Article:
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Understanding the Parole Denial Appeals Process in Texas

Parole Law Blog by The Law Office of Greg Tsioros

Understanding the Parole Denial Appeals Process in Texas

Texas state laws give some offenders in prison the opportunity to be granted parole before they finish their sentences. For those who are denied parole, however, they may not want to wait until their next parole hearing to be released from prison. When you have been turned down for parole, you can decide if it is worth appealing this decision by learning more about the Texas parole denial appeals process.

Have you or someone you know recently been denied parole?
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The Parole Review Process

In the state of Texas, the decision whether or not to grant parole to eligible people in prison falls to the state’s Board of Pardons and Paroles. The members on this board are obligated to review each parole case that comes before them. They must weigh an extensive array of criteria before deciding whether or not to grant parole to an offender.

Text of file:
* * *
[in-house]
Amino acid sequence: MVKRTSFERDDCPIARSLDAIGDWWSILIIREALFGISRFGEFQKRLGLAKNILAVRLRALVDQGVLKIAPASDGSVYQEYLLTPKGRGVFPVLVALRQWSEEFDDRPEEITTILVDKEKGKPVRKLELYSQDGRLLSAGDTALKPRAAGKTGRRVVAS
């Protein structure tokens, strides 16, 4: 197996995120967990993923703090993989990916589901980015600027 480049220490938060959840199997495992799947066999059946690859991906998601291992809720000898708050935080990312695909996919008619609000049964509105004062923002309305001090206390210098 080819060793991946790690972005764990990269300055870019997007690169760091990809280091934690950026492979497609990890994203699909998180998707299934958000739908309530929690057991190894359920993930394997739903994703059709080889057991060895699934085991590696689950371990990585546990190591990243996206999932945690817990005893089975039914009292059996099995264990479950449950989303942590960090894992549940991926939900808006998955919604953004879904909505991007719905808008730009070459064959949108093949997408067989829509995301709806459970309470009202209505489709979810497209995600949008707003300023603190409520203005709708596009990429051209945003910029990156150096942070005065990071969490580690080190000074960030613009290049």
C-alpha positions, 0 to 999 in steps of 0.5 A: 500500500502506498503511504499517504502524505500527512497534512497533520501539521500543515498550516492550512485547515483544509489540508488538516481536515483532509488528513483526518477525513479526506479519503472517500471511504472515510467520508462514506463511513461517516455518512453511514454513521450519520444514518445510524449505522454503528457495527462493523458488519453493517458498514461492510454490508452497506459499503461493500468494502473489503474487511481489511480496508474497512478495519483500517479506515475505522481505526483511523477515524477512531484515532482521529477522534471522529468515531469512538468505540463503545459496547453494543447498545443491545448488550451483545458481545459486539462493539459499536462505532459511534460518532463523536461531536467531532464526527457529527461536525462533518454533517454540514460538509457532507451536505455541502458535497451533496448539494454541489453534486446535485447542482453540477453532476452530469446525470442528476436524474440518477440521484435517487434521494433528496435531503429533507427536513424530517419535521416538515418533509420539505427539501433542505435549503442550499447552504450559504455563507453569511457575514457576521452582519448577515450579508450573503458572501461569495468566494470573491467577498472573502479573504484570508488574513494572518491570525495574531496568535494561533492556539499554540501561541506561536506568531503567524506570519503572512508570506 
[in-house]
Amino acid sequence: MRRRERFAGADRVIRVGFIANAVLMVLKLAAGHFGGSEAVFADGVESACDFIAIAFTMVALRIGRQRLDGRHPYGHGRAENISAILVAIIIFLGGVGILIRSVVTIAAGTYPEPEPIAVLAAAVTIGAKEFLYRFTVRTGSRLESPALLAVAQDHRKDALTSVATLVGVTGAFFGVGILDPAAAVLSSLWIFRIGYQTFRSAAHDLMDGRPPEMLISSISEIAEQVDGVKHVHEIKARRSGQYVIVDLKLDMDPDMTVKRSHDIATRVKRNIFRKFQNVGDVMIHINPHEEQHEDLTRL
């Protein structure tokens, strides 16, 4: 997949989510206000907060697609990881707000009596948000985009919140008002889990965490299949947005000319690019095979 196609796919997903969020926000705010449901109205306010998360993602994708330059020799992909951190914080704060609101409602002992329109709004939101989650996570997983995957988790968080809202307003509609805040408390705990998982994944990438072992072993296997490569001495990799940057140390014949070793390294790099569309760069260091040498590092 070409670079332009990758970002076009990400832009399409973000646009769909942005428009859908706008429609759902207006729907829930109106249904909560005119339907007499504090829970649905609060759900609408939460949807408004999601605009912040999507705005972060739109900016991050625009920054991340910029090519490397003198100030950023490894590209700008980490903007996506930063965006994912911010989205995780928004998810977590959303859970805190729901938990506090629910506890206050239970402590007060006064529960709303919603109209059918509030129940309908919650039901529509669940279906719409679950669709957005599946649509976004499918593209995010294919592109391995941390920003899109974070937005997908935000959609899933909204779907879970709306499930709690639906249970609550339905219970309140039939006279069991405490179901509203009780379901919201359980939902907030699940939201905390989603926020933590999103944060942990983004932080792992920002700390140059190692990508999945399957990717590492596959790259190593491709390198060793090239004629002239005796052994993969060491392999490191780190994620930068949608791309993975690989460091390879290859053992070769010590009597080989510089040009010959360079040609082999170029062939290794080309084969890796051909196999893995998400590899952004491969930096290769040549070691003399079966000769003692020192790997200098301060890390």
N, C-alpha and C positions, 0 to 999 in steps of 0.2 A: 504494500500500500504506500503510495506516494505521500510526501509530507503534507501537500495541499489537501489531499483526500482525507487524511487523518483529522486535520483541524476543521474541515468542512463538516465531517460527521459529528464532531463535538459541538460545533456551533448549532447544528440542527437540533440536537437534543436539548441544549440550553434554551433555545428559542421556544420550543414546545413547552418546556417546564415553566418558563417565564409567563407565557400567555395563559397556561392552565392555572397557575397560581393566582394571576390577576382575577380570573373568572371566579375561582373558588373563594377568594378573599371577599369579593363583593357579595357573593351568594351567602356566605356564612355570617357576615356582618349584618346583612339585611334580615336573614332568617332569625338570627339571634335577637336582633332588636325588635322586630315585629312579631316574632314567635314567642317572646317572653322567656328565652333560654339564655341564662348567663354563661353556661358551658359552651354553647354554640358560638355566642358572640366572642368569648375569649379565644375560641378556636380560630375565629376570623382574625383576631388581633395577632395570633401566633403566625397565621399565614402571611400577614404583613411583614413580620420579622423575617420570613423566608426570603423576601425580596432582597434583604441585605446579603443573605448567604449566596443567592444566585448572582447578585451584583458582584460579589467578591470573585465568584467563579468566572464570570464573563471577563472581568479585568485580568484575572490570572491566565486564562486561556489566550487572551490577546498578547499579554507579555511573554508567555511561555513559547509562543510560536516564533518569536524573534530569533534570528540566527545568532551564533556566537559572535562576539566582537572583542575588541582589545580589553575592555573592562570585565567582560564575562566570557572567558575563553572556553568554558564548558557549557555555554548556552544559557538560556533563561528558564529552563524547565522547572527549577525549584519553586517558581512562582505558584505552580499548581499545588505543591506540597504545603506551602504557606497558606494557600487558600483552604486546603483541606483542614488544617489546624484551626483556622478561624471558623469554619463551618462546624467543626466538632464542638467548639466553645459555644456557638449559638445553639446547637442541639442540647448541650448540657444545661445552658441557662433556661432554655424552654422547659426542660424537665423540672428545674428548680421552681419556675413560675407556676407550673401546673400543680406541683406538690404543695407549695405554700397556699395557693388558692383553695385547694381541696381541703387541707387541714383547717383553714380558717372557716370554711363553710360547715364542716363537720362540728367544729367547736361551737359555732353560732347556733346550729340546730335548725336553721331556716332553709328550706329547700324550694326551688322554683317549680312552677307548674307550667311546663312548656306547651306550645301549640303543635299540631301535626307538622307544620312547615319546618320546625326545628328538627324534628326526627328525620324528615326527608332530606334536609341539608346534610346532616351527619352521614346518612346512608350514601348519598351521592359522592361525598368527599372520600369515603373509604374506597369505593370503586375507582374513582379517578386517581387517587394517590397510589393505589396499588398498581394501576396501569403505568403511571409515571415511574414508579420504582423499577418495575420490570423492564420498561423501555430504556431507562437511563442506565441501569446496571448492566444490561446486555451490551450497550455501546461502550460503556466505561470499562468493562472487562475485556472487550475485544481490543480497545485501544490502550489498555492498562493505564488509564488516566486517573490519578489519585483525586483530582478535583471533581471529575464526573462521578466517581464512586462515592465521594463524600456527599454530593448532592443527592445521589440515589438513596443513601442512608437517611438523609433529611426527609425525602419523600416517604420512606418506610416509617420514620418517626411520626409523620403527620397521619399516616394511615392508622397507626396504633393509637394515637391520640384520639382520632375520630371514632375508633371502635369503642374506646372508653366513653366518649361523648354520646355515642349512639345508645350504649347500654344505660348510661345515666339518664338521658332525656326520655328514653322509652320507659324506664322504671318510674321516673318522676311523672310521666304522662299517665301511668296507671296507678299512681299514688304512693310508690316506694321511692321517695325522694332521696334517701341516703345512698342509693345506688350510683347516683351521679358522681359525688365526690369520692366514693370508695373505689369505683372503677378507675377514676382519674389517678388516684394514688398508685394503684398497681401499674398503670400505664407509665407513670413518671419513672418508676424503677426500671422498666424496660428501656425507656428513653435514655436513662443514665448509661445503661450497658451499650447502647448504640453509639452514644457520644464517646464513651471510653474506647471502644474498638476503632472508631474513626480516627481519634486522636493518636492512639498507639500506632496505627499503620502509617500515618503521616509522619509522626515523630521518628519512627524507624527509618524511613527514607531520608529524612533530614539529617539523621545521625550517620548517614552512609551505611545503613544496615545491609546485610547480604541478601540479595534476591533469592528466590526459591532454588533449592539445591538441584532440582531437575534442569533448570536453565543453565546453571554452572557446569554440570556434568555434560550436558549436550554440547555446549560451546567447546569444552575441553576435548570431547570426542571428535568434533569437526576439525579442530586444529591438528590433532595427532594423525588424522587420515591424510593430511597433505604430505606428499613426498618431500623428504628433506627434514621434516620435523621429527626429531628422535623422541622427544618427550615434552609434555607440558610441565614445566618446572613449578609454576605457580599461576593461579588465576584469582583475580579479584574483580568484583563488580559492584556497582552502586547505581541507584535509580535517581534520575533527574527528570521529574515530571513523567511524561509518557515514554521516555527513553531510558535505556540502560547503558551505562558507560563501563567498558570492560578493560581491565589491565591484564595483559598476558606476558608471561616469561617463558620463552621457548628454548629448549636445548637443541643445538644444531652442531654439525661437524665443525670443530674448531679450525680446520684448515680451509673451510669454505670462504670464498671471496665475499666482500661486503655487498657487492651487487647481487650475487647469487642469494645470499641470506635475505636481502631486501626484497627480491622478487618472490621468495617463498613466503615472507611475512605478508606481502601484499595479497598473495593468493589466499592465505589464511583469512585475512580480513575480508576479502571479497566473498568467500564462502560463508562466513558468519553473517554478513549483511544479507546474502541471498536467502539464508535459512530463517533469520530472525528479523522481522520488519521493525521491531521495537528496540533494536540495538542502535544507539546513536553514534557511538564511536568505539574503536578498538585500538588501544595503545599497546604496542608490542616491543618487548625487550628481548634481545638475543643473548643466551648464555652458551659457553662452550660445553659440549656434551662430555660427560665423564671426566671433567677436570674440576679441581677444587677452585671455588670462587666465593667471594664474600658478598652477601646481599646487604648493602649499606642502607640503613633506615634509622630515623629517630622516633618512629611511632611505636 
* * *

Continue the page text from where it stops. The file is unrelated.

They also must be clear in their decision about granting or denying someone the opportunity for parole. They are required to outline their decision making process by using a coded list of criteria that is mandated by the state of Texas. These codes allow offenders and their attorneys to know exactly why they were granted or denied parole from prison.

Parole Approval or Denial Criteria

The generic codes that the Board of Pardons and Paroles in Texas must use cover a broad set of circumstances that is applied to every offender who comes up for parole. These circumstances determine whether or not an offender can or should be released into the community or if it is better for that person to remain in prison to finish out his or her sentence.